The evening before leaving for Georgia RWA’s Moonlight and Magnolias Conference (it was a great conference, you all should go!), I was at a hotel in The Big City so as to catch the crack-of-dawn flight from End of the World to Atlanta. An email popped up. I saw who it was from. I couldn’t open it. I just knew it was going to be a rejection. After that many No’s, I figured that I still hadn’t revised well enough. But if I didn’t open the email, I wouldn’t have to face the reality. So I literally did other things for about fifteen minutes before opening the email. (Crazy, right?)
It was a request to set up The Call! So here I was, alone in The Big City hotel, unable to scream (because, hotel), jump up and down (also, hotel), or call hubs (too late at night). I couldn’t post anything online because nothing was official and also be cool man be cool. So I kind of danced in place for about ten minutes like a deranged chipmunk desperate to find an acorn and did fist pumps which mostly threw out my shoulder.
It took us a week to finally connect because of conference and life, but after a terrific conversation with Jana, I reconfirmed that she was a great match for what I needed. She understood what I was trying to do in the book, saw the potential in the larger series arc, and had great insights into the manuscript. Also, she believed in my work in general. That’s huge.
After two weeks to clear obligations and complete due diligence, well, here we are. As much as it is a relief from the stress of querying for THREE YEARS (well, thirteen years total, actually) and all the work I put into this novel, I know that my job is nowhere close to done. In fact, I suspect the truly hard work is yet to come. But I’m here for it. There’s now an enthusiastic partner in the process. We shall see how the future unfolds.
My best take-home message: never ever ever give up on your writing. Ever.
By the numbers (these might be a record for persistence/bullheadedness and I’m not sure if it’s worth cheering or being embarrassed by these figures)
Book #1 (Reluctant Sanctuary >BLARF<)
Queries: approximately 30
Requests: 0 (SO surprised, really I am)
Book #2 (Immortal Flame – Book #1 of Hell To Pay)
Requests: 9 fulls
Book #3 (Legacy of Lies – Book #1 of Hell’s Valley)
Requests: 1 partial, 1 full
Book #4 (Fallen Comrade)
Requests: 3 partials, 16 fulls, 1 R&R
GRAND TOTAL QUERIES UNTIL AGENT SIGNING: 385 (Did I mention that I never give up? A good quality in a doctor and a distance runner. For a writer? It’s probably a good quality there, too. Seriously, don’t give up, ever.)
Bonus pro tip: Doing queries at home at the same time one is on call for the hospital is a bad combo. Sleep deprived doc + nursing home calls = who sent a query to the agent BUT ADDRESSED IT TO THE PATIENT. Two thumbs, right here, people. Don’t be like me. Focus.
Other tip: If you’re going to cut and paste an agent’s name into your query letter, do it in Word. Then paste the finished Word document into the email. Don’t cut and paste within the body of the email you just pasted from the last email you send. People can see it. Which I learned about 100 queries into this quest.
One more tip: Gather a group of folks who support you but will give tough love on your writing. This is who will make your manuscript better. Also, read craft articles and go to workshops (some online ones are not expensive at all). A few workshops I attended were nearly life-changing, the advice was so spot-on.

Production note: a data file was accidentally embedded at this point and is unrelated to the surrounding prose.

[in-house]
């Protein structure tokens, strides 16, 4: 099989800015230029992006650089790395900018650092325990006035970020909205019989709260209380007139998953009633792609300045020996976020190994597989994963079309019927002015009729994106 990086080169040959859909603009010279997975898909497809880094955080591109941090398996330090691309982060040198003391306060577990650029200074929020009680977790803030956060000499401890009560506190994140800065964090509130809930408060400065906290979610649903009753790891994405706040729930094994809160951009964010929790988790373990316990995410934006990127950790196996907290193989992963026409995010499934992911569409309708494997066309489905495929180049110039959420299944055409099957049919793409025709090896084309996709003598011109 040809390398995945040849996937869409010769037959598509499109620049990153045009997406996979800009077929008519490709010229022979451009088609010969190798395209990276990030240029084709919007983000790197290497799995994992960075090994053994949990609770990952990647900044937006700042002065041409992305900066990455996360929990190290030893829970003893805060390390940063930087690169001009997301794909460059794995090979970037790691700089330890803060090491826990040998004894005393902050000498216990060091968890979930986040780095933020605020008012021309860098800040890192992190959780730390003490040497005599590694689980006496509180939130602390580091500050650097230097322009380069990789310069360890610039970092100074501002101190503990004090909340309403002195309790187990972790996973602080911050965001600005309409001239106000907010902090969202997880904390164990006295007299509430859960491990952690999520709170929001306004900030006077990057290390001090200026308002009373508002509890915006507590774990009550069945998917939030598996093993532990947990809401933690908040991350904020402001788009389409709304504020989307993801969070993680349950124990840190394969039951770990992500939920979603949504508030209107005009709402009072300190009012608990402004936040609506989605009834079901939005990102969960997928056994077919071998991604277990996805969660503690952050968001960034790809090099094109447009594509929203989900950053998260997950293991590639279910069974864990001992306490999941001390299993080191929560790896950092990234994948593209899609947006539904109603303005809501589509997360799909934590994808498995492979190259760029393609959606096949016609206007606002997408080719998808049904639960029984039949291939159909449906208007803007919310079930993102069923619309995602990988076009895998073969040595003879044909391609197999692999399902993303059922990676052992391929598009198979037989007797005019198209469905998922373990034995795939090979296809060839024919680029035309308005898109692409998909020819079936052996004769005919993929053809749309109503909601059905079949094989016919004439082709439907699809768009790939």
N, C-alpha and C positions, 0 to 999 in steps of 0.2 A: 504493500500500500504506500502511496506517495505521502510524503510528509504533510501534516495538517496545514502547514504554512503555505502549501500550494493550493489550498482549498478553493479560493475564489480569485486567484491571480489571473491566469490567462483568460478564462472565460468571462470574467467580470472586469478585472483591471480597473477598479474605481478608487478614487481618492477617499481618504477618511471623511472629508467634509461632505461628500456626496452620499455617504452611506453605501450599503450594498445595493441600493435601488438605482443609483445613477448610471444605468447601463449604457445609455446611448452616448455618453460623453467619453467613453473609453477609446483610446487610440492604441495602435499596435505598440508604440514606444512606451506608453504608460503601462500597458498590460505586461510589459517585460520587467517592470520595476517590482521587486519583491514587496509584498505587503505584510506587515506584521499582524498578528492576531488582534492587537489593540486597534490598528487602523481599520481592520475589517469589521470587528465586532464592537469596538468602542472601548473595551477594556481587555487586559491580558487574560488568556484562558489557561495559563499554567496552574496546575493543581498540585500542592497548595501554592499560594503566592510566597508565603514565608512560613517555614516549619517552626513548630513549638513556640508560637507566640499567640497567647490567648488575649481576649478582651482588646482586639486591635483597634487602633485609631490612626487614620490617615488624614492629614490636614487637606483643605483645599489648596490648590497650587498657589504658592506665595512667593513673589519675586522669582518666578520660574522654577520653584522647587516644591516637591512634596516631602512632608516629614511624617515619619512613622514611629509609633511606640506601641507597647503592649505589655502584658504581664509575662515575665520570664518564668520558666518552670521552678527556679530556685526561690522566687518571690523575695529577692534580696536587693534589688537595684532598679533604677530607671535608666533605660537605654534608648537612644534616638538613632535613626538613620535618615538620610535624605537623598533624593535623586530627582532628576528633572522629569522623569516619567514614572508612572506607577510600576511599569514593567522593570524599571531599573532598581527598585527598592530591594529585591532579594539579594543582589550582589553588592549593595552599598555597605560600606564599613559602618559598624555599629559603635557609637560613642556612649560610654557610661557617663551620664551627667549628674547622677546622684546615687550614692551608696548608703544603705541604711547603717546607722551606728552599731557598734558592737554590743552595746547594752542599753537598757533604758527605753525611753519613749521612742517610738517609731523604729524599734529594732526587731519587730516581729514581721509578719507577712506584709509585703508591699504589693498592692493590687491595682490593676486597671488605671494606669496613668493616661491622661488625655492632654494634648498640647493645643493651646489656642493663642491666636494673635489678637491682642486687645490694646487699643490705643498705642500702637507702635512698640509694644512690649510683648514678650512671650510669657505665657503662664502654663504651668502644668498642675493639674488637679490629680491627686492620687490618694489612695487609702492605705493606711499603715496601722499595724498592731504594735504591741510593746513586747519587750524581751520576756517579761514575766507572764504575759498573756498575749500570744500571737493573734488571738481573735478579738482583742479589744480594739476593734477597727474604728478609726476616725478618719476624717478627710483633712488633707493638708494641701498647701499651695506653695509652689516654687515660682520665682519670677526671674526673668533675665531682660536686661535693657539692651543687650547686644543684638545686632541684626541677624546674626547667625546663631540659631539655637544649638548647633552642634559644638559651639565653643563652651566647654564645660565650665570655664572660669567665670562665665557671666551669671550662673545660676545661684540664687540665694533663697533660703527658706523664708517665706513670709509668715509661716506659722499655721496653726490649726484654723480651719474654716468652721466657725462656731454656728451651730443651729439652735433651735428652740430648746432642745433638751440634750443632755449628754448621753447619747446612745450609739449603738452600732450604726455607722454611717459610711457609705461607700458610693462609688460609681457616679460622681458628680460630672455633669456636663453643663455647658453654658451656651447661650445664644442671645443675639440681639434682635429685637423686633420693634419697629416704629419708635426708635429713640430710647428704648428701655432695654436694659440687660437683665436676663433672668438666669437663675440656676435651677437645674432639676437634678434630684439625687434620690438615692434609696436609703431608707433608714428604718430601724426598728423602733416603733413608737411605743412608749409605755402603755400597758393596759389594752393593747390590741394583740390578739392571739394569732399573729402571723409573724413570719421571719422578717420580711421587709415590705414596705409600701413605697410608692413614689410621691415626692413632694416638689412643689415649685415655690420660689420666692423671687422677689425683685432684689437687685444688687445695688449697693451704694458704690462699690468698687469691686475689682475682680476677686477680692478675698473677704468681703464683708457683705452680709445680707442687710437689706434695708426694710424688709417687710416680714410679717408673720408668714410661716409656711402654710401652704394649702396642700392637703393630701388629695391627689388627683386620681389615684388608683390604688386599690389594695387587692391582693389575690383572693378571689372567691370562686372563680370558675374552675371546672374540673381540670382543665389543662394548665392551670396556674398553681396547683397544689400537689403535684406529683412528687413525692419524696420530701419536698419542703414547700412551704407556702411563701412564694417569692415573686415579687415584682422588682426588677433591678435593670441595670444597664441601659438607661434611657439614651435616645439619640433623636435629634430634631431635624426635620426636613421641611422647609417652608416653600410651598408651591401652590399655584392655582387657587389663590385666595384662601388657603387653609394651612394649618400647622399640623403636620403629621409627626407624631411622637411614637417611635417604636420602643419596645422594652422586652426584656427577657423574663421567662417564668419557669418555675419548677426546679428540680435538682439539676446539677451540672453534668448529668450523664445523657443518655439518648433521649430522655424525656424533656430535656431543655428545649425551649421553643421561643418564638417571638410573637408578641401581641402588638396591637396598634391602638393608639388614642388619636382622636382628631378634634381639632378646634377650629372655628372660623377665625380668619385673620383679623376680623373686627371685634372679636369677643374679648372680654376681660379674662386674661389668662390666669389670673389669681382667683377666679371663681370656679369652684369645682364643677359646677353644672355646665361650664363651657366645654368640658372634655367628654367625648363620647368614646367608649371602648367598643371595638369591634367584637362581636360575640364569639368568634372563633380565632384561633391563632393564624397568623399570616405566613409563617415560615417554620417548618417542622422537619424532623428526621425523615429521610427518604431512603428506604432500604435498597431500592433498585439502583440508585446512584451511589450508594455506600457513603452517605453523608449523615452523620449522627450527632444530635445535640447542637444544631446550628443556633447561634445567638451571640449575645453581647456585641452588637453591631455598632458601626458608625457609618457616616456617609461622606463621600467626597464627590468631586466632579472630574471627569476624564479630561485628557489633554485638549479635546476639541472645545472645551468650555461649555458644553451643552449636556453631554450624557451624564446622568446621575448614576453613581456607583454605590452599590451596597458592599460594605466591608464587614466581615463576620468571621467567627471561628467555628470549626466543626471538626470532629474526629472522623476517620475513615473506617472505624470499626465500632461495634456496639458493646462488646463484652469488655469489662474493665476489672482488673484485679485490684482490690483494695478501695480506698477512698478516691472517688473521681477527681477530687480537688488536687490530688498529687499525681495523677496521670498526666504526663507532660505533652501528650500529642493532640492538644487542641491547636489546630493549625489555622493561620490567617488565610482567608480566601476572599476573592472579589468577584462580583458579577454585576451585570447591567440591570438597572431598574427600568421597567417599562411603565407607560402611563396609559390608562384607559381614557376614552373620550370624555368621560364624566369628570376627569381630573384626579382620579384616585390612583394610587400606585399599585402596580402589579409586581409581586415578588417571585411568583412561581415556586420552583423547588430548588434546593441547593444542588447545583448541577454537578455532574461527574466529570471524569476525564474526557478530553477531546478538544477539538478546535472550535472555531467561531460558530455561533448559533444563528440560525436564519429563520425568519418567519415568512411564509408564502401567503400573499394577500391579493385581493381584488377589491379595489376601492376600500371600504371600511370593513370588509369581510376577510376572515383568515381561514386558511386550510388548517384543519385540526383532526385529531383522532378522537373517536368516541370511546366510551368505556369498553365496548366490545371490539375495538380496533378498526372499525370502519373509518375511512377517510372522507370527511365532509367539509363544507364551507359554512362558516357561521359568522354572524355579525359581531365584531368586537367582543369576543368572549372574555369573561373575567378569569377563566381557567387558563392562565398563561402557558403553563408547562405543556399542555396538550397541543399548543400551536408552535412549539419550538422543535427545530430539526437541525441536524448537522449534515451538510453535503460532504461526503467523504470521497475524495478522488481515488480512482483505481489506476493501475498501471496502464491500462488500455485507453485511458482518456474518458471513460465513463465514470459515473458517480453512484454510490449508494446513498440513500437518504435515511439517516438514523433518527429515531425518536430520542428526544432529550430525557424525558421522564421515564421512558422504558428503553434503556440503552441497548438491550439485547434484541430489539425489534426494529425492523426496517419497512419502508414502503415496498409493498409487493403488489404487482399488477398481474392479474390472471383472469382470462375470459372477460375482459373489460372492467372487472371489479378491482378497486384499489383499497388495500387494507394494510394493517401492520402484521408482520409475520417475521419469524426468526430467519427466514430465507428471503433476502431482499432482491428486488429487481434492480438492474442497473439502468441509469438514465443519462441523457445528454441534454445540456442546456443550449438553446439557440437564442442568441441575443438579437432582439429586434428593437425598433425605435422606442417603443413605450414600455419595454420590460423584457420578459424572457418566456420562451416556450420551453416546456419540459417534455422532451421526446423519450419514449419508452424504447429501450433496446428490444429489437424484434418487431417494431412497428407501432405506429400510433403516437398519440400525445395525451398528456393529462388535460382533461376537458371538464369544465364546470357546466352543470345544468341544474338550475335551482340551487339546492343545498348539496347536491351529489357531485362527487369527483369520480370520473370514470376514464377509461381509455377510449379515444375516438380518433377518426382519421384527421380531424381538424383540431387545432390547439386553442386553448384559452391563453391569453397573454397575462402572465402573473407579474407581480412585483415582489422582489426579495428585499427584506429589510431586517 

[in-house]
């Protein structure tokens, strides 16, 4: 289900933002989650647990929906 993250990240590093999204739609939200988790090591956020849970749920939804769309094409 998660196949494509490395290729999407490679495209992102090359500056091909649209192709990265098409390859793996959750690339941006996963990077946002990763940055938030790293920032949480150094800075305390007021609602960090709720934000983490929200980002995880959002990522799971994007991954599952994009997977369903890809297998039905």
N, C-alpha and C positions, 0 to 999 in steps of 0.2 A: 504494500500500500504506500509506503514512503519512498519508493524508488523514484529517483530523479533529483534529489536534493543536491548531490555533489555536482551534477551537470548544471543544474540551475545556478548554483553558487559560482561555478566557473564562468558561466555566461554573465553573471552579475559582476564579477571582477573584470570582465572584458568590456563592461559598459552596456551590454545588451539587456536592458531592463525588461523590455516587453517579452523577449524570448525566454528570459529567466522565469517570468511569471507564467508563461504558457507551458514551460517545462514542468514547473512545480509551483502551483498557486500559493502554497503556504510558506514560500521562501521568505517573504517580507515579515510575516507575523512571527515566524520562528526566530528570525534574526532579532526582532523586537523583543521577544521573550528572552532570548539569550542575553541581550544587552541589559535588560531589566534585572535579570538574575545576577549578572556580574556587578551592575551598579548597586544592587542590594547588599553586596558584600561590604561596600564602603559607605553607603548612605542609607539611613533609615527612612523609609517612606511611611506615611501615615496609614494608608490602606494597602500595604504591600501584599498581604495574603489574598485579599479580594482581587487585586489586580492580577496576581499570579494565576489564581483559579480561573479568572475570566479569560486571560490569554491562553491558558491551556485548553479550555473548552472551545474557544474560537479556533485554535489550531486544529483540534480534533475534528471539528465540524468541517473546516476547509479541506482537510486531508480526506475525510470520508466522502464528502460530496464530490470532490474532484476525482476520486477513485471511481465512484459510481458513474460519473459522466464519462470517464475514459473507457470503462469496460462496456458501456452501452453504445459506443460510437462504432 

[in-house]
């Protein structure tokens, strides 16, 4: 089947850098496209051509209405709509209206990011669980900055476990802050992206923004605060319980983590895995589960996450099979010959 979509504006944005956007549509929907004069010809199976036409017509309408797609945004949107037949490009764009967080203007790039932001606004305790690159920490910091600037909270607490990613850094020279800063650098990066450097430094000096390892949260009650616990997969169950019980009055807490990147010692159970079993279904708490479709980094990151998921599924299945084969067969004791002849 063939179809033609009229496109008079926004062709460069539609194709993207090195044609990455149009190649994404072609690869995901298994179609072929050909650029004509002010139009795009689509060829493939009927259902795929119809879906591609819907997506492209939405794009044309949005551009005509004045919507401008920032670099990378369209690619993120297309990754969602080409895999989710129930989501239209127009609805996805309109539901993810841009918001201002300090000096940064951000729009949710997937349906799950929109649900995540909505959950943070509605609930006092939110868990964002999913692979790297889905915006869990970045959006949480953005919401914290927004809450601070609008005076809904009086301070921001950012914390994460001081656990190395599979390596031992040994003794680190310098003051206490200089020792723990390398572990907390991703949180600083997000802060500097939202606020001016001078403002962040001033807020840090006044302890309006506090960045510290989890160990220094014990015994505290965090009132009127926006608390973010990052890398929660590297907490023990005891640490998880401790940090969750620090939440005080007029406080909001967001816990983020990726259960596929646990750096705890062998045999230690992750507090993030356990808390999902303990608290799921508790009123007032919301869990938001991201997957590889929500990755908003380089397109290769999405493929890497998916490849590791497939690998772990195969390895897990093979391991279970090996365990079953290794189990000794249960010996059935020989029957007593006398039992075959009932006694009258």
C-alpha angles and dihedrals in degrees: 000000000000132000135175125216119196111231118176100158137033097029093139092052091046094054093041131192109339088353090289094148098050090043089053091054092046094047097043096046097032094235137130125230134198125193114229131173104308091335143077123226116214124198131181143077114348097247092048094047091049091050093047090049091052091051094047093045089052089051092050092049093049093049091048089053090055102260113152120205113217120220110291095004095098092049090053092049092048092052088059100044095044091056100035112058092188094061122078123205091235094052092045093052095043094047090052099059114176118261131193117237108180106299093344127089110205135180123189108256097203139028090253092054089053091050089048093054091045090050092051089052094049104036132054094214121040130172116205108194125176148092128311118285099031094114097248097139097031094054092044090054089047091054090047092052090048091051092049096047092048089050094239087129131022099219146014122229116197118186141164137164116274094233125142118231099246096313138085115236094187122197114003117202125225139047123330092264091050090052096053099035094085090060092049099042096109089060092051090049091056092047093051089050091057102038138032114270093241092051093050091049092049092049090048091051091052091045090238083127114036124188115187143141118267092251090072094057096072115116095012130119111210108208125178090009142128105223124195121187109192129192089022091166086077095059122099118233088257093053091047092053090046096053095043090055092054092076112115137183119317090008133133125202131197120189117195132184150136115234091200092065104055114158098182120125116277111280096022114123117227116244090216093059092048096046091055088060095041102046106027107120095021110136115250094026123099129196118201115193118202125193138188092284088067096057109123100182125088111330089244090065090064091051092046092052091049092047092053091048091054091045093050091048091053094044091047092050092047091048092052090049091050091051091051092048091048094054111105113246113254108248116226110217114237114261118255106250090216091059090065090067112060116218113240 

Final tip: Allow your first few books to be the “training wheel” books. Revise the heck out of them. Send them out for contests and feedback. Use them as your personal master class. Then be okay that they are your learning tool and they are meant to be the place where terrible mistakes happen and you can learn.
Finally, if you’re into this sort of thing, here’s the query letter:
Dear Ms. Hanson:
In reviewing your wish list of desired projects, I believe my manuscript fits with your interests. FALLEN COMRADE is an adult romantic suspense novel, complete at 90,000 words. This book is best conceptualized as Universal Soldier meets The A-Team.
Ex-Green Beret Jake Zimmerman’s Georgia mountain seclusion is shattered when the one woman he should never have left, Kiera McNeill, shows up on his doorstep. She’s pregnant and now her life is in danger, thanks to her participation in the botched Morpheus Squad mission. If the nature of her unborn child is discovered, there are forces that will stop at nothing to capture Kiera and her baby. When Kiera uncovers the truth of Jake’s top-secret military MorpheusVirus running through his veins, she realizes that her protector may be the deadlier threat.
Kiera knows the secrets of Fallen Comrades, a billion-dollar “charity” which siphons donations and government money away from wounded veterans like her brother and into the pockets of power-hungry CFO Beau Lequire. Now her ex-boss, Lequire, is bent on revenge. Her only chance of escape from Lequire’s sadistic clutches rests in the lethal hands of the one man who rejected her years ago: Jake. All she needs to do is suppress her buried feelings for Jake long enough to destroy Fallen Comrades, stay alive, and save her baby.
I am an active RWA member and regional conference speaker. My writing credits include two paranormal romance series, HELL TO PAY and HELL’S VALLEY, published by Crimson Romance. IMMORTAL FLAME (my first book) won “Best of the Best” in the Emily Contest through West Houston RWA. And the manuscript I am submitting to you today, FALLEN COMRADE, won the Fool For Love contest through Virginia RWA, the Stiletto contest through Contemporary Romance Writers RWA chapter, and the Diamonds in the Desert contest through Desert Rose RWA.
FALLEN COMRADE would appeal to readers who enjoy the complex alpha heroes in Rebecca Zanetti’s Sin Brothers series and the high-stakes dilemmas in Rachel Grant’s Evidence series. The full manuscript is available upon request. I appreciate your consideration of Kiera and Jake’s story.
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Author, daydreamer, and practitioner of trying very hard to duct tape folks together and help when I can.